Analysis on coal often tends to be one-sided. But to truly understand the important role that coal plays, for better or worse, in the global energy system, it is critical that we examine both sides of the coin. This means understanding the implications of climate agreements on the future for coal while at the same time coming to terms with what coal is doing – and will continue to do – for energy security and energy access in developing and emerging economies.
This means taking a close look at those emerging economies, specifically in South
and Southeast Asia. For example, given China’s dominance in coal markets, the main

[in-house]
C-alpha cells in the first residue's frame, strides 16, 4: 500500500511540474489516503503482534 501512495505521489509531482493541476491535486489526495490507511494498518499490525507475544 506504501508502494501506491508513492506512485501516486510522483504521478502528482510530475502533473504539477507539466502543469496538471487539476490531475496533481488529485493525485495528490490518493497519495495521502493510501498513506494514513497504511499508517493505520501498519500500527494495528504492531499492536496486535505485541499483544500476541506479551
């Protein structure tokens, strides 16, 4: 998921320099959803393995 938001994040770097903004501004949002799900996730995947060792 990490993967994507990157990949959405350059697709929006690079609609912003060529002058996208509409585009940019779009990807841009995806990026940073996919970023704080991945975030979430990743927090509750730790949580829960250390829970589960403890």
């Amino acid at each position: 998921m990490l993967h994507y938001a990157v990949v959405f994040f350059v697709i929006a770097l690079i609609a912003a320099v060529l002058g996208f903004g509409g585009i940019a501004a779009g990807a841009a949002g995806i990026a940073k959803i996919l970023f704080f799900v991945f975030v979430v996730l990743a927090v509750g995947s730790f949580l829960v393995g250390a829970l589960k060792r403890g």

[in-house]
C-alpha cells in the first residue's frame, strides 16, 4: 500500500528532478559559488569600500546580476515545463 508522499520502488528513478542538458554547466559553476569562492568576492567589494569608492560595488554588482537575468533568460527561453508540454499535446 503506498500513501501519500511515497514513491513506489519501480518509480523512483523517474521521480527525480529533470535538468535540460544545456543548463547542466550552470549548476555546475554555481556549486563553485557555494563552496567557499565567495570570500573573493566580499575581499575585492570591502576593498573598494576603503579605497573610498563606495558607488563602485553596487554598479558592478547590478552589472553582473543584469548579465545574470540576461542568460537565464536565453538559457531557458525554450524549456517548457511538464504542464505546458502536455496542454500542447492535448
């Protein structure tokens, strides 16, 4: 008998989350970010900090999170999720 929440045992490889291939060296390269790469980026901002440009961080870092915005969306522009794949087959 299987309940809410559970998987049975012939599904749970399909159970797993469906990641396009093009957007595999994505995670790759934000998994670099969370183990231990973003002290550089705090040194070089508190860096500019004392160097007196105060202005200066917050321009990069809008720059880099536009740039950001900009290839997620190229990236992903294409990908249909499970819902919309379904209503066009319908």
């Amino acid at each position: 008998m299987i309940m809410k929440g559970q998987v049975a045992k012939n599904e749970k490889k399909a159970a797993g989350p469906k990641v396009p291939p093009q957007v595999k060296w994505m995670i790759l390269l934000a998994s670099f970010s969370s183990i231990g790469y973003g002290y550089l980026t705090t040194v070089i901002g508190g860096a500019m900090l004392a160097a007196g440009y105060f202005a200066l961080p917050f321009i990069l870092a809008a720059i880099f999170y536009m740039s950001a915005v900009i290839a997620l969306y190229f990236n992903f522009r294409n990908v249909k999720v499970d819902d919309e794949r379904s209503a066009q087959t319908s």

problem for the coal industry is adjusting to how Chinese demand and imports will
evolve in the future. In India, already the second largest coal consumer in the world,
coal use is expected to grow. Will this trigger imports? Viet Nam, a net exporter
until 2014, is building coal power plants at a fast pace. How much coal will they
need to import? Where will that coal come from?
Meanwhile, despite an increase in the price of natural gas price in the United States, coal consumption continues to drop. Is this decline inevitable? The last coal plants closed in Belgium and Scotland in 2016 while other European nations have announced the end of coal generation. Is coal going to disappear forever from Europe? At the same time, banks and funds are turning away from coal financing. Will this bring a halt to construction of new coal power plants?
The Medium-Term Coal Market Report 2016 addresses these questions and more, providing insight into the drivers of coal demand, supply and trade through 2021.